The North Bend Eagle


 

Council debates community room

by Nathan Arneal
Published 5/23/12

North Bend’s new library is up and open, but the details on how the building will be used are still being ironed out.

The question addressed at the May 15 City Council meeting was how to handle the multi-purpose community room, which is intended to host meetings and has its own outside access.

One option is to charge $50 for each use of the room. Several members of the Library Foundation, the group in charge of fund raising and building the new library, attended to voice their opposition to that plan.

Library Board treasurer Betty Marxen spoke first to seek confirmation that the council planned to offer use of the community room free of charge to non-profit groups.

Mayor Jeff Kluthe agreed with the idea during library hours, but he said after-hours use would require further discussion.

Jana Post, president of the Library Foundation, said she surveyed five libraries built in the past decade in David City, Alliance, Randolph, Atkinson and Battle Creek and none of them charge for non-profit use of library meeting space during or after library hours, though some ask for free-will donations.

Library Foundation treasurer Deanna Wolf said there is a need for meeting space in North Bend and that asking for donations in return for use might be the way to go.

“It builds upon itself,” Wolf said. “Those organizations meeting there see the library, they see the quality of construction and the needs and they will donate. They might make a cash donation, or they might donate some time or other needed projects.

“Charging to use the library has not been done and it’s not in our tradition in North Bend.”

Councilman Tim Blackmon complimented the Foundation on the work it has done and the beautiful building they have built, but he said the city’s main concern is that it is able to afford to keep the new library open.

Councilman Kevin Ferguson echoed those thoughts.

“You (Foundation members) have a lot of great points,” he said, “but right now we’re already seeing almost double in librarian hours and the cleaning is almost double. I would hope that would level off, but I don’t know if it will or not.”

Kluthe said something had to be done to make sure the city did not lose to much money operating the library.

“It gets back to drawing a line of where do you say yes and where do you say no,” the mayor said. “It has to be somewhere. It may be after hours, if it’s profit or non-profit, we’re booking at $50.”

Post didn’t think that idea was feasible for most community groups.

“The Optimists are looking for a home,” Post said. “If you charge them $50 a night - they meet twice a month - that’s $1,200 a year. They are here to provide community activities for our youth. That’s way more than they could ever afford.”

Tom Wolf said it was acceptable if the library took some operating losses.

“All cities have a responsibility to their community,” he said. “If it costs the city to provide important services, then so be it. I think the Foundation has gone to great lengths (to keep city’s expenses down). This is a wonderful asset. If the city has to pay a little extra, so be it.”

Councilman Ferguson said there is a limit to how much the city can lose.

“We can only spend so much,” he said. “We’re limited by what we can levy (in taxes). We’re already to the max (levy). There are streets in town I’d like to fix, and we don’t have the money to do that. There’s a lot we’d like to do. Where is this money going to come from if we’re already maxed out on our levy?”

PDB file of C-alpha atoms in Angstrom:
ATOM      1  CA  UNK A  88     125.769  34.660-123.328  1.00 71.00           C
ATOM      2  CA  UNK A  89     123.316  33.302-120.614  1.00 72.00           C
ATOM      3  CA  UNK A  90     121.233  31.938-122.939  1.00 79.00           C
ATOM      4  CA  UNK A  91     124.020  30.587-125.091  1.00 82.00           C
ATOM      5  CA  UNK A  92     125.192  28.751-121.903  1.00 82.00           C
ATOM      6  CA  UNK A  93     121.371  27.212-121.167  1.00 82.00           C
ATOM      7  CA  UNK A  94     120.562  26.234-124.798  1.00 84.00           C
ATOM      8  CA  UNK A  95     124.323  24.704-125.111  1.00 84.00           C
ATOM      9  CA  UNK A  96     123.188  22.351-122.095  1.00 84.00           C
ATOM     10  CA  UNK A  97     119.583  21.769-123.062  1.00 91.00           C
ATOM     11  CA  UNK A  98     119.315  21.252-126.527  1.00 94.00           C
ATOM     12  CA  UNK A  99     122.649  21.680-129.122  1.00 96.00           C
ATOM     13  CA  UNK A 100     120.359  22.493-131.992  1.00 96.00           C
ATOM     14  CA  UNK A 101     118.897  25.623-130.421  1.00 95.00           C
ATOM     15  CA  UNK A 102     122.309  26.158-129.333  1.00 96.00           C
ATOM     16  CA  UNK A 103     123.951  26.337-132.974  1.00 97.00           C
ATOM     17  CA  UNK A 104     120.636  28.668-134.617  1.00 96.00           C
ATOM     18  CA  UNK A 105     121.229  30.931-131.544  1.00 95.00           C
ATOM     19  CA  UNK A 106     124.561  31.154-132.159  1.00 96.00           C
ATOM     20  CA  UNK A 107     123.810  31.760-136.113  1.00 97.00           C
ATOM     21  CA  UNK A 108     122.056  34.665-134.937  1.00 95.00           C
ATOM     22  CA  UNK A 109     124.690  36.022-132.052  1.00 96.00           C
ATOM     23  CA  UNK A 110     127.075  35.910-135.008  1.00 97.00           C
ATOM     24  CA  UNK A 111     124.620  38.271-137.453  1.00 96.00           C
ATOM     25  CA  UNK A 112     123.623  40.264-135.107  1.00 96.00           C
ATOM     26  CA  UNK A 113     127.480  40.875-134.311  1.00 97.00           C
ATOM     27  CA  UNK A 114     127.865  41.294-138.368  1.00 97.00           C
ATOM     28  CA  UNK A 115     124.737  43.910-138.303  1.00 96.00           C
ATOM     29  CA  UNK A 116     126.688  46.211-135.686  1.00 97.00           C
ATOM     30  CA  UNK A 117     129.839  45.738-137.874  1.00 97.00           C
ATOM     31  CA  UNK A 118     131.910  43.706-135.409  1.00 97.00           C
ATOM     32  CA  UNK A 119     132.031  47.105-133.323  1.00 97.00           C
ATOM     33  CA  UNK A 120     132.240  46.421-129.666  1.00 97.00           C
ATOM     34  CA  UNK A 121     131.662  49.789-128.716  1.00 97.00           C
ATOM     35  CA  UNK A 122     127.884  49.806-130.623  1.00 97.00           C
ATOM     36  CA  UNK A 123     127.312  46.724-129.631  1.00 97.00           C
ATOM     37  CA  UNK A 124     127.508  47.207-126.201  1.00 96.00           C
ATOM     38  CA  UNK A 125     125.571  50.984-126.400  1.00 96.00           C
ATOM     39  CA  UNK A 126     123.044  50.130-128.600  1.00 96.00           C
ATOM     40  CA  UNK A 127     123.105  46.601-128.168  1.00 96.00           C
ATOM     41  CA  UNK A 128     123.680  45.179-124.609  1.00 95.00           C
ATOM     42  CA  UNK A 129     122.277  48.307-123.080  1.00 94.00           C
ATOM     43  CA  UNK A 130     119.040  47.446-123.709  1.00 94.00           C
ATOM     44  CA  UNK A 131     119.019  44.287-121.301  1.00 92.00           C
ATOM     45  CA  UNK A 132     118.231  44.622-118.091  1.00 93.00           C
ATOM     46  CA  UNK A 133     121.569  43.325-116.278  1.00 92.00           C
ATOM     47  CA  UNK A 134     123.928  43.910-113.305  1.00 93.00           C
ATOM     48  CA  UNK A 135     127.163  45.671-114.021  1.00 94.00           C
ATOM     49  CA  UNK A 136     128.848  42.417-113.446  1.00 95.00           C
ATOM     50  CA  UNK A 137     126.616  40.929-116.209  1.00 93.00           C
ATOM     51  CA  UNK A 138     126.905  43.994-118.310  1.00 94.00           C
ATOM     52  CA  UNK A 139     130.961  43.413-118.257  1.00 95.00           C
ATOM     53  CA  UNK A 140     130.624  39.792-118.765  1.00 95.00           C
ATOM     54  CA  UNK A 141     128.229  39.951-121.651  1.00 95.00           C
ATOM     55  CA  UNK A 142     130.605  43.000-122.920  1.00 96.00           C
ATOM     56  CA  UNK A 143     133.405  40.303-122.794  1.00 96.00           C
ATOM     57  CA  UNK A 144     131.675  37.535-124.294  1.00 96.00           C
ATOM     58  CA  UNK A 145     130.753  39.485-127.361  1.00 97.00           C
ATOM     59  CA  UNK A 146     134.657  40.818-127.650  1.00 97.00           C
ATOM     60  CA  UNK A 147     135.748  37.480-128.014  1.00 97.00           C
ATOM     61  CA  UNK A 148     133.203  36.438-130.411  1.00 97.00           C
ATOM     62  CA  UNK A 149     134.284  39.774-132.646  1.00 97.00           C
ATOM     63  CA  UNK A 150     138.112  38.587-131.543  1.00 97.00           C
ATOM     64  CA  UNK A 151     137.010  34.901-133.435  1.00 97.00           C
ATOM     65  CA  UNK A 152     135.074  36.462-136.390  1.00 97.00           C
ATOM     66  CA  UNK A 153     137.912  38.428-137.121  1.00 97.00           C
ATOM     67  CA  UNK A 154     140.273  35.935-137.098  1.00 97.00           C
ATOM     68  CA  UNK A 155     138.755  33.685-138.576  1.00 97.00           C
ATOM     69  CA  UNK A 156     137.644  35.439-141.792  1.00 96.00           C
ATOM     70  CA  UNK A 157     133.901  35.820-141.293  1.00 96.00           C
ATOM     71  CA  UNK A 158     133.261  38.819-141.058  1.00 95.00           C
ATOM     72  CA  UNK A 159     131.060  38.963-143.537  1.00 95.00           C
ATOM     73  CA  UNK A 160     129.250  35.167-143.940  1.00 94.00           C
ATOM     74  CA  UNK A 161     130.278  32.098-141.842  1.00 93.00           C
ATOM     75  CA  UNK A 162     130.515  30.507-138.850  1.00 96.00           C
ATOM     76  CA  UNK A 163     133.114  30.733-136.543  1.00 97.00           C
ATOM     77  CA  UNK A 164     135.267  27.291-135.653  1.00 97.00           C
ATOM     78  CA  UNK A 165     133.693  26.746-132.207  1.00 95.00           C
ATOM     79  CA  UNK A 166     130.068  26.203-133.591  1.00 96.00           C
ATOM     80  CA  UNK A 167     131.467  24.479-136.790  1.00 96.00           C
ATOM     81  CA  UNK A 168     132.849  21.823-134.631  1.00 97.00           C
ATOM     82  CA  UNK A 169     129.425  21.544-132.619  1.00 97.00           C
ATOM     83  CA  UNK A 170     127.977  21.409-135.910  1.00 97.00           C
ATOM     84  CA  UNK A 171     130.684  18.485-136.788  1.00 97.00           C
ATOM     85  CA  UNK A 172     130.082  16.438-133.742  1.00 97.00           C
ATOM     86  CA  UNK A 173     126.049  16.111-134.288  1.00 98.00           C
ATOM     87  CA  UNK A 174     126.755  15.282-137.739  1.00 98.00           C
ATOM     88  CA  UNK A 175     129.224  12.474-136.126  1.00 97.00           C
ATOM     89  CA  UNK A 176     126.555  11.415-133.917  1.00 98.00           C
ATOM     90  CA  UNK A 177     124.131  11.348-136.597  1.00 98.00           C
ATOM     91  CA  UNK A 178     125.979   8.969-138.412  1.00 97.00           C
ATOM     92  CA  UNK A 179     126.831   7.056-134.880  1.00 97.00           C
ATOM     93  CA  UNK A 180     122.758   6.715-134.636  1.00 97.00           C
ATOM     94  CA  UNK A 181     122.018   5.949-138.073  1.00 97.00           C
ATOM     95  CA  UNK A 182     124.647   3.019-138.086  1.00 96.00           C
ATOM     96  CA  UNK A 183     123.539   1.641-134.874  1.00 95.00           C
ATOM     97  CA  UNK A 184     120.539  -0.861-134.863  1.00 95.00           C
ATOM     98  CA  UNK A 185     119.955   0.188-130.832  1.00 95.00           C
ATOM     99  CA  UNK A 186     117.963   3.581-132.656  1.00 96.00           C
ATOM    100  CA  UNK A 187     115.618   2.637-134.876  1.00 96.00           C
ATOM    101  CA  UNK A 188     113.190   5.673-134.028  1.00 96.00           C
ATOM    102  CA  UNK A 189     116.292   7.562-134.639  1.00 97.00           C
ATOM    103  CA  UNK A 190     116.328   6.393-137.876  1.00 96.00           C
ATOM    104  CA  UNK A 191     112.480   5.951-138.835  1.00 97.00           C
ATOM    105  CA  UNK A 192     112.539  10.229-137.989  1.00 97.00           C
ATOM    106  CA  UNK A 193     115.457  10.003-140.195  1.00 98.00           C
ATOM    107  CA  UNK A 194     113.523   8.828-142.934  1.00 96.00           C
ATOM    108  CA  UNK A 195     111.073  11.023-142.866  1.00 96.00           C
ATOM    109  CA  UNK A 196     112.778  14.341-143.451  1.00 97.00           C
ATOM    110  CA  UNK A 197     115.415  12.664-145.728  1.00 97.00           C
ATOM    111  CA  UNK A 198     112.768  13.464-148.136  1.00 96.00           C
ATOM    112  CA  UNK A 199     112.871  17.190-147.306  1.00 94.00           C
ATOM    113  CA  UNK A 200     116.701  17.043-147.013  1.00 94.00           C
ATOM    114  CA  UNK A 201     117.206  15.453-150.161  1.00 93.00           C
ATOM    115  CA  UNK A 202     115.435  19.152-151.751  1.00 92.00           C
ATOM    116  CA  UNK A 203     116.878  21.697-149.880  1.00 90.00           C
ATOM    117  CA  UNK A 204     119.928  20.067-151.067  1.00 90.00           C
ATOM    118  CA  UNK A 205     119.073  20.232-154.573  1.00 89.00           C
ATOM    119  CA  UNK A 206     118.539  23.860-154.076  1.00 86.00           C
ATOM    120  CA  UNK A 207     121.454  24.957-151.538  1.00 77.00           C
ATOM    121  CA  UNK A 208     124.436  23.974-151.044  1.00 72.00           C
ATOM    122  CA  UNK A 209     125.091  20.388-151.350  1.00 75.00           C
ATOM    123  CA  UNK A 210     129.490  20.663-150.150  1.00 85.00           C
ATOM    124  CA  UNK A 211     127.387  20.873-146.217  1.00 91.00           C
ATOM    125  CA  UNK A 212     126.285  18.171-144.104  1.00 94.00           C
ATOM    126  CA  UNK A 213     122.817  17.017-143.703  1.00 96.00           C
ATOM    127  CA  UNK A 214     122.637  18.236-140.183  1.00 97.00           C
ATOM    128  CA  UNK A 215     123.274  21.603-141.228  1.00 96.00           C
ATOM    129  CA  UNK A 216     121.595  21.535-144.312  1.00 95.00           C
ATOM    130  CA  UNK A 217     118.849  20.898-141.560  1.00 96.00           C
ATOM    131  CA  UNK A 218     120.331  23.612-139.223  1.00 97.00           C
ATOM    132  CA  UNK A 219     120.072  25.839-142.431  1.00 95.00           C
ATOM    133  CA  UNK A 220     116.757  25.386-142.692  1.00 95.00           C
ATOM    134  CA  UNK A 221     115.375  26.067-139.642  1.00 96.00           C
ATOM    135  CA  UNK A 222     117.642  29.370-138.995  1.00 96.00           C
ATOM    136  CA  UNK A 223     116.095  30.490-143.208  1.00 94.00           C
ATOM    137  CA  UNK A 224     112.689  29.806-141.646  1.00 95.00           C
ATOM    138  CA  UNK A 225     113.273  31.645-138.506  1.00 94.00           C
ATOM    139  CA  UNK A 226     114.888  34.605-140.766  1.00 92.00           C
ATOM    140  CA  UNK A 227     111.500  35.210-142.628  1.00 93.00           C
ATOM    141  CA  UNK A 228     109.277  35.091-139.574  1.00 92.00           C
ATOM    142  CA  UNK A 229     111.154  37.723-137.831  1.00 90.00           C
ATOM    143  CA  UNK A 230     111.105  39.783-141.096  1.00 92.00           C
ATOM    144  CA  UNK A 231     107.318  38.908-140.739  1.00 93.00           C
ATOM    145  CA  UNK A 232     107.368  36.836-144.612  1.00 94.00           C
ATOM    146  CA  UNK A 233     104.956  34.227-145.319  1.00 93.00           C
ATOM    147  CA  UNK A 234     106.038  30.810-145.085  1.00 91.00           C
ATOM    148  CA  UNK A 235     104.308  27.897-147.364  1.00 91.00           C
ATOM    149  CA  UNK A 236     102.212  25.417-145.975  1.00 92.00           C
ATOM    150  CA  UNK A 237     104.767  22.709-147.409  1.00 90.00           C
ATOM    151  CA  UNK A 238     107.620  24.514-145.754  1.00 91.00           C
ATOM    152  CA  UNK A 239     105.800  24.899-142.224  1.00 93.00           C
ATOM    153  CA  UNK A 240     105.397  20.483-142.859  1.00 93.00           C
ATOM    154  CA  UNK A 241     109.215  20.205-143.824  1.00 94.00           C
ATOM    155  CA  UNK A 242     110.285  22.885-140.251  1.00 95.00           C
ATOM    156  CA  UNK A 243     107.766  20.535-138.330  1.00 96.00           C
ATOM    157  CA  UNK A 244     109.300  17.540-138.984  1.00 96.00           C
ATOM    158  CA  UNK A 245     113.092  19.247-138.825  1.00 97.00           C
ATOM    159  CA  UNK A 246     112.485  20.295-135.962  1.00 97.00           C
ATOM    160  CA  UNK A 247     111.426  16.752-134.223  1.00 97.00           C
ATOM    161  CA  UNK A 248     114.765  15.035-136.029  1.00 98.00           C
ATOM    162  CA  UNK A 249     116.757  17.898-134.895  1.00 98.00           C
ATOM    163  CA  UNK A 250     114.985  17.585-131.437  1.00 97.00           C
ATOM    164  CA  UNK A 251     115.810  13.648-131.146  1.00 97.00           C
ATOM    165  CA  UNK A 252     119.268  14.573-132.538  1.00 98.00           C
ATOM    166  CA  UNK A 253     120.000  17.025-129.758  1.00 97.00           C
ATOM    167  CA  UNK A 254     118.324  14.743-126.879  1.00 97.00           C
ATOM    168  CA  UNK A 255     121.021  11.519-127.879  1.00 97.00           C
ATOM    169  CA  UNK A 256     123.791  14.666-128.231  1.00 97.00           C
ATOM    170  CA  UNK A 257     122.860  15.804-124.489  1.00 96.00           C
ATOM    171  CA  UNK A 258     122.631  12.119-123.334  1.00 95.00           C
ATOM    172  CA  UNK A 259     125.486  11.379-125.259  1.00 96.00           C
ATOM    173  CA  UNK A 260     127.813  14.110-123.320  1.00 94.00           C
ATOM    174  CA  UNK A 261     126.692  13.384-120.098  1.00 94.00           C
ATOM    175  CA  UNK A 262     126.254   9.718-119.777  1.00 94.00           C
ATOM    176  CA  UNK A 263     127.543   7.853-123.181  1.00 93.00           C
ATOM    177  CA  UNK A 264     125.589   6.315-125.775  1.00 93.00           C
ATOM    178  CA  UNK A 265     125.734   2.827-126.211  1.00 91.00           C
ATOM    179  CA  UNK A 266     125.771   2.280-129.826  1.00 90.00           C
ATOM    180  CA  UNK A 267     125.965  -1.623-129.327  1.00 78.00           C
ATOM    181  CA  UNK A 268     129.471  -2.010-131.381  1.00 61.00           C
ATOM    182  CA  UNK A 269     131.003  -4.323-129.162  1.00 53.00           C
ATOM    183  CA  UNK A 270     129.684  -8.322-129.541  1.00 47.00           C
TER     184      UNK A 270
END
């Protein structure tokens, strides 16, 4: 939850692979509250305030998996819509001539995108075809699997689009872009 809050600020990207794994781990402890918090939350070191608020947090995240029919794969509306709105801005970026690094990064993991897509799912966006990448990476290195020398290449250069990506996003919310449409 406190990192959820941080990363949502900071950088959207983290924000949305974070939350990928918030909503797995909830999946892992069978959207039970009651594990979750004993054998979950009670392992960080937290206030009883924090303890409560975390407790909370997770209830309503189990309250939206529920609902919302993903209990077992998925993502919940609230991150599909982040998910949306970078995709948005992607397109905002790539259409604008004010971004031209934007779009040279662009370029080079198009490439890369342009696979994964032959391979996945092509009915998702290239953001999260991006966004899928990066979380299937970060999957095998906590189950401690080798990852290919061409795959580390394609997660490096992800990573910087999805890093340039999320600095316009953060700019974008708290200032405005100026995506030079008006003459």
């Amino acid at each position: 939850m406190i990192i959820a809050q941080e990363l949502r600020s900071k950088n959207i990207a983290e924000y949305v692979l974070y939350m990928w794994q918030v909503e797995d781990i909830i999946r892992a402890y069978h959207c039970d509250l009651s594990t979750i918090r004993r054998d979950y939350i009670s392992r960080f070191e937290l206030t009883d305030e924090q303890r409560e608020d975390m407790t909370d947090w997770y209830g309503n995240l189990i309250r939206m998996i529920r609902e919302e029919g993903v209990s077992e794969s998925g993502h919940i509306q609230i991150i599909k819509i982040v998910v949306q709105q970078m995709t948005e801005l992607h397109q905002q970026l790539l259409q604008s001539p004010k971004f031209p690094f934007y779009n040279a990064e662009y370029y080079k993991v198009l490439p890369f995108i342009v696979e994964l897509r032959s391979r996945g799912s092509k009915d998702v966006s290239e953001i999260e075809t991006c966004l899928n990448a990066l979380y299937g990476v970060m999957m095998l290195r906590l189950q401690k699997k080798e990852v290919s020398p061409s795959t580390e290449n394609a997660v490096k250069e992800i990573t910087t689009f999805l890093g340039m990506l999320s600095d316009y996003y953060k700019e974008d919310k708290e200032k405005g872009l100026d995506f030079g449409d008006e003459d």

Anther point of discussion was wether the community room would be scheduled through the librarians at the library or through city hall.

Kluthe said his preference was to see the scheduling done through city hall so the city knows what it going on. Library Board member Bernard Larson added that the librarians were adamant that they did not what to handle the responsibility of scheduling the community room.

“They don’t feel it’s their place to sign up people, collect the money and watch over people in there,” Larson said.

Post gave several reasons why scheduling should be done at the library. She said the librarians they know the schedule the best and can explain the features and answer questions about the facility, and the library’s hours are more accommodating than city hall’s.

At times, the tension was noticeable between the Library Foundation members seated in the front row and the Library Board members seated in the third row. The Library Board is appointed by the city and makes is in charge of the library’s operations. One exchange involved yelling between the two groups.

Kluthe said the Library Foundation need to respect the chain of command, and that future concerns should be presented to the Library Board, who then can then present them to the city council.

Deanna Wolf said a better Library Board will make operating the library easier for the city.

“With all due respect, I think you need a strong Library Board,” Wolf told the council. “I don’t think you have a strong Library Board right now. The library board (members) are also members of the Foundation, and the hours they’ve given to this project are very small compared to the total hours taken for the project.”

No decisions regarding the community room were made at the meeting. Wolf suggested that the Library Foundation draft a policy for the community room and present it to the council for its consideration. Kluthe said that would be fine and would give the council a starting point.

In other council business:

• A library lease was presented to the council, where the North Bend Library Foundation would rent the new library building from the city for $1 a year. The motion was tabled because the council had just received copies of the lease earlier that day.
• Approved a liquor license for RJ’s Sports Bar and Grill in downtown North Bend.

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